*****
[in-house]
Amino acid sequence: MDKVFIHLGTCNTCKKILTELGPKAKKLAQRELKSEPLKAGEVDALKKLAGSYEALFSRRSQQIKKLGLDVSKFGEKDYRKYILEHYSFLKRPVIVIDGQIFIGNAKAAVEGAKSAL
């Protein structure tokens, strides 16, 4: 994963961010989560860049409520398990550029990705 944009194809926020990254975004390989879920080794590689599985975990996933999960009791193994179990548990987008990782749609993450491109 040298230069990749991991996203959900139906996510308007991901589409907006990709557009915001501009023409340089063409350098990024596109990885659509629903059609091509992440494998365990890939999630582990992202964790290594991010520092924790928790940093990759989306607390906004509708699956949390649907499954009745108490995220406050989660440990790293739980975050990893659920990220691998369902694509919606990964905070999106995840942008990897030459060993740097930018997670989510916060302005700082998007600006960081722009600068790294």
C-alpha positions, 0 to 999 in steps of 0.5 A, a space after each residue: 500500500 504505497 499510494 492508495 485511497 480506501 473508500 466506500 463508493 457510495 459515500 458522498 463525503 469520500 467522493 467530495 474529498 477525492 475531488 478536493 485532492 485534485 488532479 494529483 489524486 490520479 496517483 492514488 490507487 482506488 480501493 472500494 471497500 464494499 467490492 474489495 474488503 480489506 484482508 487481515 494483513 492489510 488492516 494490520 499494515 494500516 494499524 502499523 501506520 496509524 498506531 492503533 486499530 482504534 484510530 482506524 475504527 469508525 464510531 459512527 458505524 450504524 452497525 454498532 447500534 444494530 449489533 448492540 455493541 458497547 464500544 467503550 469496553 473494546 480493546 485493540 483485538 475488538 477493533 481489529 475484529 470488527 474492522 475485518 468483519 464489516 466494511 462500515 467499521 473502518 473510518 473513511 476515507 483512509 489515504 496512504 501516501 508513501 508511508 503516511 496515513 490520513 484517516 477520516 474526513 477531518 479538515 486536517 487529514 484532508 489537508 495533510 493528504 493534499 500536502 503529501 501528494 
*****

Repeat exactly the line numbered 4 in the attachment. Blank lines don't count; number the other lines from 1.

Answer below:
C-alpha positions, 0 to 999 in steps of 0.5 A, a space after each residue: 500500500 504505497 499510494 492508495 485511497 480506501 473508500 466506500 463508493 457510495 459515500 458522498 463525503 469520500 467522493 467530495 474529498 477525492 475531488 478536493 485532492 485534485 488532479 494529483 489524486 490520479 496517483 492514488 490507487 482506488 480501493 472500494 471497500 464494499 467490492 474489495 474488503 480489506 484482508 487481515 494483513 492489510 488492516 494490520 499494515 494500516 494499524 502499523 501506520 496509524 498506531 492503533 486499530 482504534 484510530 482506524 475504527 469508525 464510531 459512527 458505524 450504524 452497525 454498532 447500534 444494530 449489533 448492540 455493541 458497547 464500544 467503550 469496553 473494546 480493546 485493540 483485538 475488538 477493533 481489529 475484529 470488527 474492522 475485518 468483519 464489516 466494511 462500515 467499521 473502518 473510518 473513511 476515507 483512509 489515504 496512504 501516501 508513501 508511508 503516511 496515513 490520513 484517516 477520516 474526513 477531518 479538515 486536517 487529514 484532508 489537508 495533510 493528504 493534499 500536502 503529501 501528494 